Now that Israeli Prime Minister Benjamin Netanyahu has made his case on Iran before Congress, with all the circus atmosphere it involved, let’s get to the serious questions: What is America’s interest in striking a deal with Iran? Because our interests and Israel’s are not fully aligned. What is the minimum we need to satisfy our interests? And how should we balance the critiques of our policy from the serious Bibi versus the cynical Bibi?
What both the United States and Israel agree on is that Iran must be prevented from building a nuclear bomb, because it could be used to threaten the Jewish state and, once loaded onto a missile, Europe and the Arab states as well. Moreover, if Iran gets a bomb, Saudi Arabia, Turkey and Egypt would surely be tempted to do so as well, and suddenly you’d have a Middle East that is already full of sectarian proxy wars also full of nuclear weapons – with few of the deterrent safeguards you had during the Cold War between Washington and Moscow. There are actors in the Middle East for whom “mutual assured destruction” is an invitation to a party – not a system of mutual deterrence. Also, if Iran gets a bomb, there’s a good chance the whole global nuclear nonproliferation regime, already frayed, would totally unravel.
Here, President Barack Obama and Netanyahu share the same concerns. And, in fairness, I doubt there would have been the sanctions and negotiations we have today with Iran had Bibi not threatened to go full “Dr. Strangelove” on Tehran.
However, Bibi argues that any deal should eliminate all of Iran’s centrifuges and related components that can enrich material for a bomb. I don’t begrudge him that wish. Most of my Israeli friends share it. But, as Robert Einhorn, a former member of the U.S. negotiating team with Iran, observed, that position “is neither achievable nor necessary” to safeguard our security or that of our Mideast allies.
Netanyahu never made a convincing argument as to why walking away from Obama’s draft deal with Iran would result in either a better deal, more sanctions or an Iranian capitulation – and not a situation where Iran would continue to build toward a bomb and our only two choices would be to live with it or bomb it. In that sense, Bibi’s speech was perfect for Congress: I’ve got a better plan, and it won’t cost a thing or require any sacrifice by the American people. The guy could be a congressman.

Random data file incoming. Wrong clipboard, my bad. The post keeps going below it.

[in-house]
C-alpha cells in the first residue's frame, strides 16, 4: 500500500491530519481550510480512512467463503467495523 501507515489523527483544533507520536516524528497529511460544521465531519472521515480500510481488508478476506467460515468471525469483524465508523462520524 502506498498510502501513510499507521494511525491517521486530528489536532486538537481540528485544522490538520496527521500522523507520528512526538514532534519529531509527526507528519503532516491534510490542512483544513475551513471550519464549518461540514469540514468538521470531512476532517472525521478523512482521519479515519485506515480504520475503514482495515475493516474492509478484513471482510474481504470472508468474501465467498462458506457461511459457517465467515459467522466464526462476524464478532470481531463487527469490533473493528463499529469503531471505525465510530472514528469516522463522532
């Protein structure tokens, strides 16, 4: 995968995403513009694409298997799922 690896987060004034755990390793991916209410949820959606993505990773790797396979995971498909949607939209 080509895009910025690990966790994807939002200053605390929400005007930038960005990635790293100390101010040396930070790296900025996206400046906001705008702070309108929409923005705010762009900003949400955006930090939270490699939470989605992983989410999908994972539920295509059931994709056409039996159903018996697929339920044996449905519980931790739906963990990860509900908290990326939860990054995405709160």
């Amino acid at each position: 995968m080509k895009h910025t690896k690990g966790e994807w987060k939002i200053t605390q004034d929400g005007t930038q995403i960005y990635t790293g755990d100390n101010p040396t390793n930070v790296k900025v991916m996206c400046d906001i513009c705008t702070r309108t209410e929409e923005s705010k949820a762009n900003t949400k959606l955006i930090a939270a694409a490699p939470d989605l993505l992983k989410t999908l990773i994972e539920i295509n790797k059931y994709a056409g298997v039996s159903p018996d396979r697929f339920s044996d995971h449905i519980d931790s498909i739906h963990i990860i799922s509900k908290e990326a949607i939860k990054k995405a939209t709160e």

The U.S. position – shared by China, Russia, Germany, Britain and France – is: Given that Iran has already mastered the techniques to make a bomb and managed to import all the components to do so, despite sanctions, it is impossible to eliminate Iran’s bomb-making capabilities. What is possible is to demand that Iran roll back its enrichment and other technologies so that if Iran decided one day to make a bomb, it would take it a year – more than enough time for the U.S. and its allies to destroy it.
Such a deal would be in America’s interest if it includes Iran agreeing to constant, intrusive and unannounced inspections of, and limits on, all bomb-making capacities and if, even after the specified 10 years, there are more-than-the-usual inspections. I would also welcome Congress accompanying the deal by granting the president formal authorization to use “any means necessary” to respond should Iran try to break out of the deal.
These conditions would satisfy U.S. strategic concerns, while opening the possibility – nothing more – for Iran to become more integrated into the global system. Ultimately, the only safeguard against Iran’s nuclear ambitions is an internally driven change in the character of Iran’s regime.
My problem with Netanyahu is that he warned that the interim deal Obama negotiated with Iran – which froze and rolled back parts of Iran’s nuclear program and created these negotiations – would lead to a collapse of sanctions and be violated by Iran. None of it happened.
Moreover, Bibi’s message was that there is nothing more important than deterring Iran. OK. But, if that were my top priority, would I engineer an invitation to speak to Congress by leveraging only the Republican Party and do it without even informing the president, who is running the Iran talks? And would I do it two weeks before Israeli elections, where it looks as though I am using the American Congress as a backdrop for a campaign ad, raising the question of whether my opposition to Iran is partly a political pose? And if I needed the Europeans to be on my side for tighter sanctions, wouldn’t I announce no more settlement-building in the West Bank in areas everyone knows will be part of any negotiated Palestinian state? Such a move would cost Bibi politically with his base but would certainly increase Israel’s support from Europe.
Alas, Bibi is Churchill when it comes to isolating Iran, but he is AWOL when it comes to risking his own political future to make it happen. I have a problem with that. I also have a problem with my own Congress howling in support of a flawed foreign leader trying to scuttle the negotiations by my own government before they’re done.
The New York Times